APTN National NewsFirst Nation, Metis and Inuit women in Ontario’s north are getting a boost for job opportunities in the mining sector.It’s an industry that traditionally attracted men.But interest in a program designed to train Aboriginal women is helping to change that.APTN’s Annette Francis reports.
Haile Menkerios, Assistant-Secretary-General for Political Affairs, arrived in Harare yesterday for a five-day visit to Zimbabwe, which has been beset by deadly political violence since the first round of the presidential election on 29 March.Mr. Menkerios discussed the current political climate with Mr. Mugabe, according to a UN spokesperson. He also held talks with Foreign Minister Simbarashe Mumbengegwi and he is expected to meet with leaders of other political parties and stakeholders during the remainder of his visit.In the run-off race, scheduled for 27 June, Mr. Mugabe will face Morgan Tsvangirai, a candidate from the opposition Movement for Democratic Change (MDC), after the two men polled the highest number of votes in the first round.UN High Commissioner for Human Rights Louise Arbour expressed shock late last month at reports that many MDC activists have been killed or injured in recent weeks and that human rights defenders and staff with non-governmental organizations (NGOs) have also been harassed.UN humanitarian officials have also called on Zimbabwean authorities to rescind a decision to suspend all field operations by NGO aid groups. 17 June 2008A senior United Nations political envoy has held talks with Zimbabwean President Robert Mugabe at the start of his visit to the Southern African country, aimed at reducing political tensions ahead of the run-off round of the presidential election later this month.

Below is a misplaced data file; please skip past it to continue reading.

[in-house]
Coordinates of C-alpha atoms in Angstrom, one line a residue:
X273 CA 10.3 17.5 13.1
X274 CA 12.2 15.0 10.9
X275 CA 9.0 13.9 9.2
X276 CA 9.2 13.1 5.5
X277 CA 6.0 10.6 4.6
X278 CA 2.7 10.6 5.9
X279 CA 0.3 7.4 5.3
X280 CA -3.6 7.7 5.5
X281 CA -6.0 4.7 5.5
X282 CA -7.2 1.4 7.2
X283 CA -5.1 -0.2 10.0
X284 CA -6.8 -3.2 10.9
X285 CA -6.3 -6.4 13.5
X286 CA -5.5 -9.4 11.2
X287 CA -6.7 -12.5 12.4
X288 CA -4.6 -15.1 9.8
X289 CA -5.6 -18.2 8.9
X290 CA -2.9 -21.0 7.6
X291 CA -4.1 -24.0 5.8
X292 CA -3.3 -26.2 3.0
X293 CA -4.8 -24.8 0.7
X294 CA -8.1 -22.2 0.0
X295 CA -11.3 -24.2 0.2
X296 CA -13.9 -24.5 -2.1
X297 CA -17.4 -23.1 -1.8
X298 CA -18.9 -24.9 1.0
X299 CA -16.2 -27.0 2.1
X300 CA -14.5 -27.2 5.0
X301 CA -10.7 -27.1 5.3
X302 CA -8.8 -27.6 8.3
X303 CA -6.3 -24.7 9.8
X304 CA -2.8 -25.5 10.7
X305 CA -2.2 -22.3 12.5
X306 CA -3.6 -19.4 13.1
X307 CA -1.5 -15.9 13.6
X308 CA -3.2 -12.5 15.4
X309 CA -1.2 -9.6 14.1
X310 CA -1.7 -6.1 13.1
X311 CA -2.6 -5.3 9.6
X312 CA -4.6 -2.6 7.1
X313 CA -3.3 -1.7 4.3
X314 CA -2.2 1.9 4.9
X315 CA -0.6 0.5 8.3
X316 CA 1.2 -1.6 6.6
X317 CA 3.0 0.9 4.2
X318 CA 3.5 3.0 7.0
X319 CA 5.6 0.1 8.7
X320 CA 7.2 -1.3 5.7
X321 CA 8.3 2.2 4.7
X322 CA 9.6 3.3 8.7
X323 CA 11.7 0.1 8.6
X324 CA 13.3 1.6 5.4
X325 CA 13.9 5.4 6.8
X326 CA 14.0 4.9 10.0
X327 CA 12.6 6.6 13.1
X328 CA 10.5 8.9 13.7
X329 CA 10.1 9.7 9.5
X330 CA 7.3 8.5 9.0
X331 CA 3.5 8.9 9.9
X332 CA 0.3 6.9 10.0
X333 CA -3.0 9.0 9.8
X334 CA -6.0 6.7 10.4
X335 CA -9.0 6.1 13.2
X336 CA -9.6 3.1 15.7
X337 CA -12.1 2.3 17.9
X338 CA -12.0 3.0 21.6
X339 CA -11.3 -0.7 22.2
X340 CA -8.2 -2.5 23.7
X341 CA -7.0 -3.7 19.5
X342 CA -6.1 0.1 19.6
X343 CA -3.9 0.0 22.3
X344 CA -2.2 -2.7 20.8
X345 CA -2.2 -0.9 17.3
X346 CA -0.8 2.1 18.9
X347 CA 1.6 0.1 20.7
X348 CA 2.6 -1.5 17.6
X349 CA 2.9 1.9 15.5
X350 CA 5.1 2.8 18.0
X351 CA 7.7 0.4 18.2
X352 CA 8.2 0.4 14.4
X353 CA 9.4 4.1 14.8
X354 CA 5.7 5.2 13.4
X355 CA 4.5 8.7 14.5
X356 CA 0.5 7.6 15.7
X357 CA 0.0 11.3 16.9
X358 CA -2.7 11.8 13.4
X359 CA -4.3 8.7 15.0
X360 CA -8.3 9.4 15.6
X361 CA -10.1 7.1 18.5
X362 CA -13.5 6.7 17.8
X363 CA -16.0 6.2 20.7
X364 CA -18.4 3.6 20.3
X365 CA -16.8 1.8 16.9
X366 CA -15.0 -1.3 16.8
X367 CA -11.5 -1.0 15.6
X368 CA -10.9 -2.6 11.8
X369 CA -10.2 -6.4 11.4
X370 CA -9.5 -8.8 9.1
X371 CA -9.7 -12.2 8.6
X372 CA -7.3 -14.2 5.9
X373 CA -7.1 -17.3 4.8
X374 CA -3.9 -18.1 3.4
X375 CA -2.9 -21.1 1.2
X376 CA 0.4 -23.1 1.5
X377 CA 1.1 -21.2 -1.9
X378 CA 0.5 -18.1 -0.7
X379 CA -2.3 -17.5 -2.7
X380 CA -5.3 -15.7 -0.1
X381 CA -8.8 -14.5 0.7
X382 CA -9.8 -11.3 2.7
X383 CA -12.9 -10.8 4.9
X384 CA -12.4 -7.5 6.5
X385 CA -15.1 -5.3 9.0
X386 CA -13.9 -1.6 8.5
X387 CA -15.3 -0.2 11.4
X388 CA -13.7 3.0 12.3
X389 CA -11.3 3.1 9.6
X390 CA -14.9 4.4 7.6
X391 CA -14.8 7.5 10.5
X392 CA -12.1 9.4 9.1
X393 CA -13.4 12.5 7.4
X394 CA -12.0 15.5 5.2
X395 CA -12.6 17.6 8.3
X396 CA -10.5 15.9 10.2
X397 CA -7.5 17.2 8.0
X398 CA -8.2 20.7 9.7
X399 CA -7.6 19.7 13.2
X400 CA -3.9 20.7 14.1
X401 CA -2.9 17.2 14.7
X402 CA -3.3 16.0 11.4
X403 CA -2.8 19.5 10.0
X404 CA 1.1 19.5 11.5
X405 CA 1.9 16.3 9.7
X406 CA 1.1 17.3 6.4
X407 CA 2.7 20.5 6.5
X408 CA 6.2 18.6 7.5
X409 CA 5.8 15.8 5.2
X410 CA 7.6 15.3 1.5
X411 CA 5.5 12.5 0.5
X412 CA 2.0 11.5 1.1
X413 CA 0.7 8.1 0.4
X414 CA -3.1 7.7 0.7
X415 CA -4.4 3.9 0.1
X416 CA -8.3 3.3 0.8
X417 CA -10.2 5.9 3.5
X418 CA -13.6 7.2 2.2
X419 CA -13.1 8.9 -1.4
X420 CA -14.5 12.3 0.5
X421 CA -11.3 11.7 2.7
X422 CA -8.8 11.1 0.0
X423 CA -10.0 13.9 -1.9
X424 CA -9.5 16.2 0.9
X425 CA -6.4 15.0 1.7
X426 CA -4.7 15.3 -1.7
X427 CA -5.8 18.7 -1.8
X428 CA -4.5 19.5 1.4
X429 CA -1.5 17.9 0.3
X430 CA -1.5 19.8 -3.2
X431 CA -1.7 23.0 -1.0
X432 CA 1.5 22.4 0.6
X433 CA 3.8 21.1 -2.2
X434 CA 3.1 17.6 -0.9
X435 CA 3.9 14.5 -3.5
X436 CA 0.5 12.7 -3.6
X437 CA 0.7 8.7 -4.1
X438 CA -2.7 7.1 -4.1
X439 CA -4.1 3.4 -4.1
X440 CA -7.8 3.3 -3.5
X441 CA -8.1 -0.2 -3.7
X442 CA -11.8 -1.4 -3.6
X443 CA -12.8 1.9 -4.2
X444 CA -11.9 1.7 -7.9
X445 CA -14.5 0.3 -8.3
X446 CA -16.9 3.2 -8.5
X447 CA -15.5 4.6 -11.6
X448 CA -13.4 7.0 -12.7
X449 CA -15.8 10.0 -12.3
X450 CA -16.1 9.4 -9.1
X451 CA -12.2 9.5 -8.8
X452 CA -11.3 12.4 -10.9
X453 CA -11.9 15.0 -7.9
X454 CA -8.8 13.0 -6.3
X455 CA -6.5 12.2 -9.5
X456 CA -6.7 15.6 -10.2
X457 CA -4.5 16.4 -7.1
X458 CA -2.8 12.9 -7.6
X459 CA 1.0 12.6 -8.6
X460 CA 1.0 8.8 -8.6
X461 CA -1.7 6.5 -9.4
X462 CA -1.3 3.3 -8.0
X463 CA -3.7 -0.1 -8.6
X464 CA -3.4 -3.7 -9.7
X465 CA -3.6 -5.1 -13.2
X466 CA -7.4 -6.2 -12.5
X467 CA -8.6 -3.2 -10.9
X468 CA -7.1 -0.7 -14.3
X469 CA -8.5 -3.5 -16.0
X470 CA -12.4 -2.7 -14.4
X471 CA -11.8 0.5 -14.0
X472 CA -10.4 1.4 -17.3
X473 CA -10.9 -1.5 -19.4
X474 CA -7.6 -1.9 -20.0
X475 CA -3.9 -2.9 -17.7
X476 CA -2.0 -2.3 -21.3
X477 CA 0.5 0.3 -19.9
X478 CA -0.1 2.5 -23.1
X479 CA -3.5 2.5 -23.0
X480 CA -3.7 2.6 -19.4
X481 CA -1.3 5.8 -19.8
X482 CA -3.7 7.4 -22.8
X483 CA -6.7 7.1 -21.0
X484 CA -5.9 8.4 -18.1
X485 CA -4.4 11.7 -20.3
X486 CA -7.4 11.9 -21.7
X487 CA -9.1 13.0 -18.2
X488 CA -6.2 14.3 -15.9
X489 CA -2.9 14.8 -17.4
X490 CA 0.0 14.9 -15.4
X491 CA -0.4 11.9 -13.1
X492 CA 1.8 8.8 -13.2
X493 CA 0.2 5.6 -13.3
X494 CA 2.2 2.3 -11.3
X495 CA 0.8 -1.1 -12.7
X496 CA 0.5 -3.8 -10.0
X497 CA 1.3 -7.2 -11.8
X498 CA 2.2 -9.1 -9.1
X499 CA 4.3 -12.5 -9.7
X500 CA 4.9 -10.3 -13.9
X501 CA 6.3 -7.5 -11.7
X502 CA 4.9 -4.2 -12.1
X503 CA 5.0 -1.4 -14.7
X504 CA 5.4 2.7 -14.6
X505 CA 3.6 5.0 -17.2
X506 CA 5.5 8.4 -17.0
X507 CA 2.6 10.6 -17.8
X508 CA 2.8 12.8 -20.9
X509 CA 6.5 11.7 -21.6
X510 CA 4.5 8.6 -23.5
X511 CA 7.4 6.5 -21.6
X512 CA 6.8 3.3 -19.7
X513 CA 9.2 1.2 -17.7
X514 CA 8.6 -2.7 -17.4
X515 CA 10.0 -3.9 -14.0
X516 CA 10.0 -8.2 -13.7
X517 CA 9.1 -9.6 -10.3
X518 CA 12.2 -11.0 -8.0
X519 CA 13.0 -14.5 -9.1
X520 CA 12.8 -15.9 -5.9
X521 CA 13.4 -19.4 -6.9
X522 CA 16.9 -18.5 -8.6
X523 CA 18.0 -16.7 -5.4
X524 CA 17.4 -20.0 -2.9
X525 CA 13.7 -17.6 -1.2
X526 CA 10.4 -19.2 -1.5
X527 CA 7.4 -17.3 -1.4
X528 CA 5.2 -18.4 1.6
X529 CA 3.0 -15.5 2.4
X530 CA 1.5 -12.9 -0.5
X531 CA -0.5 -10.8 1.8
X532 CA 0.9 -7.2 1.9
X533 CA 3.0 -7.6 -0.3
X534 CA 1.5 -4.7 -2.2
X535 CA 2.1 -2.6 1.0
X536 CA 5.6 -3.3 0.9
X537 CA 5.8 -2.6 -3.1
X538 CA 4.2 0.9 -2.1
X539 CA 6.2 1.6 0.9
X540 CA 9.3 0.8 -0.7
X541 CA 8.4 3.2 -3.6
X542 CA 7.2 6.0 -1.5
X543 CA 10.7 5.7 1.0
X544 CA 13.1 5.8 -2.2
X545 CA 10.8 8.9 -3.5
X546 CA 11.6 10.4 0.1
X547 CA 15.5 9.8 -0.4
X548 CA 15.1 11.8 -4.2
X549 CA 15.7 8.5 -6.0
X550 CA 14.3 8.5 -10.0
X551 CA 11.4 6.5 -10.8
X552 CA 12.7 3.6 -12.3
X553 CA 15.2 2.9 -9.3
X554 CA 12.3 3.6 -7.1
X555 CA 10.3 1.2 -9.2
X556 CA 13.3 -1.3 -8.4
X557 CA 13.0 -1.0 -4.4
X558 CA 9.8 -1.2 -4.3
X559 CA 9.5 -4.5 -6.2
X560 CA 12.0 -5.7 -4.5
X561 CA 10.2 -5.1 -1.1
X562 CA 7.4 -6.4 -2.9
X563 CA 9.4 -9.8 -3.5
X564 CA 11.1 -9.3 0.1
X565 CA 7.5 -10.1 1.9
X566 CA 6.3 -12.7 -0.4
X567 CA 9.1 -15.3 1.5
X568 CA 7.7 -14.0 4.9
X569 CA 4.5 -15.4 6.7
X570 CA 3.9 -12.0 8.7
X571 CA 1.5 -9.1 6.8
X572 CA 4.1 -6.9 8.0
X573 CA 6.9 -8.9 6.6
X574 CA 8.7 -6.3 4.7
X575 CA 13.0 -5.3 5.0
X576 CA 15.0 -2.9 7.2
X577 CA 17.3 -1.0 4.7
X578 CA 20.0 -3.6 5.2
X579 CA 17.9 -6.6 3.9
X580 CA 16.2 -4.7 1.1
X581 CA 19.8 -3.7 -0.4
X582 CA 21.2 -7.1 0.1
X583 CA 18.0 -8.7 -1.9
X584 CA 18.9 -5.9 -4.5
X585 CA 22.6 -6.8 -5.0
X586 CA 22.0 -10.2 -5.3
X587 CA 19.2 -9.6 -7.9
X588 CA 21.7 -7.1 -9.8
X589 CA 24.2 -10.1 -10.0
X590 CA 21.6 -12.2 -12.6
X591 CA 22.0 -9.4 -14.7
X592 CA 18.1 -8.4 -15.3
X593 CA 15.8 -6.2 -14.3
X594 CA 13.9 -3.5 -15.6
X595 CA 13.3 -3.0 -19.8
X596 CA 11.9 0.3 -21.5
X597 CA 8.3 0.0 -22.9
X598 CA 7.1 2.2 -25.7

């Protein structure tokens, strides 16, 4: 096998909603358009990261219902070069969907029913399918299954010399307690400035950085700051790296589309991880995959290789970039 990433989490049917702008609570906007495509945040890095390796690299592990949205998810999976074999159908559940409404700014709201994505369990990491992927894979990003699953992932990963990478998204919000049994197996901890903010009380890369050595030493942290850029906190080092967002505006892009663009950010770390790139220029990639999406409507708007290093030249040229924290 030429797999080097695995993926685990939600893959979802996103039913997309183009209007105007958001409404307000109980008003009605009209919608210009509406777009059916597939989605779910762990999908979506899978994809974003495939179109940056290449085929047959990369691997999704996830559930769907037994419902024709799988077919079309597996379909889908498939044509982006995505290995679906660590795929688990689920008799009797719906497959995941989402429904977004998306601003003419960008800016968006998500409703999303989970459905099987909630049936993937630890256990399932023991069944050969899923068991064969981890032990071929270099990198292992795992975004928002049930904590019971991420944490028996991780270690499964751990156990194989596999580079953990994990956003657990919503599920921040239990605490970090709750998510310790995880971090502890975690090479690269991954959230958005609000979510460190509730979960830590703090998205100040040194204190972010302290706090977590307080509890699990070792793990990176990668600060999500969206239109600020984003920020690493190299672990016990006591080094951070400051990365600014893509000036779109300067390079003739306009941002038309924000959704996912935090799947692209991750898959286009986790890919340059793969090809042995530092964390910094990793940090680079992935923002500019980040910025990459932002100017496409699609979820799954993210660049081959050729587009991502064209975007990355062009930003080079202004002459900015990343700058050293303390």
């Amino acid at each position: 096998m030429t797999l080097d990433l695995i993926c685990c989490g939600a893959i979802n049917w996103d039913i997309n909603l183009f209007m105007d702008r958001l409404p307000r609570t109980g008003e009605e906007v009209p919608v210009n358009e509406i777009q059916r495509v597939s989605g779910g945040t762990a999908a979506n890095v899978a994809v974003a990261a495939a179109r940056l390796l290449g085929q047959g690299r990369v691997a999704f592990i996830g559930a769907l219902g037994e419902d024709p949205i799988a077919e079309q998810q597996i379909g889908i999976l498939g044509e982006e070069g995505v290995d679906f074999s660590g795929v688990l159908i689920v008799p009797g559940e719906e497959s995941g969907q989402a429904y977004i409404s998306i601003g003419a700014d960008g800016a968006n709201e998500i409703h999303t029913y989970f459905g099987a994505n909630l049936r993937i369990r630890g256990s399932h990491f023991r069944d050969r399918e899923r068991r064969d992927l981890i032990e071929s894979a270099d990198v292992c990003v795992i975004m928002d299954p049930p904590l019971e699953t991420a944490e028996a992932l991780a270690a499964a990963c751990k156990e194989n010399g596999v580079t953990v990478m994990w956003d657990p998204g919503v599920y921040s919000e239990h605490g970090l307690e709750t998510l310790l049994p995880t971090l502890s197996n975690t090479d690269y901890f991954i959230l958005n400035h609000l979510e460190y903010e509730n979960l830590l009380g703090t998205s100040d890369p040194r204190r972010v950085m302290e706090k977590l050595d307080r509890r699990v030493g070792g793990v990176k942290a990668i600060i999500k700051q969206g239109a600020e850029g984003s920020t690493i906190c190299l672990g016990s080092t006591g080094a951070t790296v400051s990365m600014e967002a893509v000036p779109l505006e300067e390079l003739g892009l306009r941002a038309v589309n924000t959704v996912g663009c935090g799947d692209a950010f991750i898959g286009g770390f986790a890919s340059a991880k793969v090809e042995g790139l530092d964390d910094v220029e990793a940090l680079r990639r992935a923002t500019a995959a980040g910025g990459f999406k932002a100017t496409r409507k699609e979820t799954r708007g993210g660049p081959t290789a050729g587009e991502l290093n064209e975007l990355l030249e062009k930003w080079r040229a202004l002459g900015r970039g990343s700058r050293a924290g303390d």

In remarks written for delivery to the summit of the Organization of the Islamic Conference (OIC) in Putrajaya, Malaysia, Mr. Annan said, “There is in too many places a feeling of rising hostility between Islam and the West. This is ugly, dangerous and wrong.” Mr. Annan was detained in New York “for very important discussions relating to Iraq, in which he is intimately involved,” a UN spokesman said. His remarks were delivered by Lakhdar Brahimi, the Secretary-General’s Special Representative for Afghanistan. “Violence has no place in any of the word’s great religions,” he said. “Therefore all governments must promote a continuing dialogue among civilizations – a dialogue based on the premise that diversity is a precious gift and not a threat, because diversity expresses the very wisdom of God.” Mr. Annan’s message to the ministerial-level meeting of the 57-member body also pointed to a history of distinguished achievements in politics, scholarship, philosophy, theology, literature, architecture, art, astronomy, medicine, mathematics and other sciences. “This rich history proves that there is nothing natural or inevitable about the sad state in which so much of the Islamic world finds itself today. The Muslim peoples are capable of much greater things – and they know it,” he said. “I am not a Muslim. But, like you all, I am a child of Abraham. I believe in and worship the same almighty God that you do…I care deeply about the fate of the Muslim people. I wish to speak to you with great respect, but directly, and from the heart.” He said that “Muslims are dismayed by the apparent inability of Islamic states to do much about problems” facing the Islamic world. “But we know that only when Muslims enjoy their fundamental rights and freedoms, only when the Holy Quran is understood as enjoining education for all, and when the creative talents of so many Muslims, including women, is harnessed to develop the Muslim communities – only then will the Islamic world be able to assert its influence in shaping world events for the better,” Mr. Annan said. “The Islamic world has been traumatized, particularly in recent years, by the suffering of Muslims in many places,” he said. “Nowhere is that suffering more acute than in Palestine, where thousands have been killed. Muslims – and their Christian brothers and sisters too – suffer under a harsh and prolonged occupation, replete with collective punishment, the use of disproportionate military force, destruction of houses and crops, unjust expropriation and closures, illegal settlements and a fence being built on land that does not belong to the builders. “However,” he said, “suicide bombings, in which hundreds of Israeli civilians have been indiscriminately killed, are not acceptable. These acts of terrorism, abhorred and rejected by all of you, defile and damage even the most legitimate cause. They must be condemned and must be stopped.”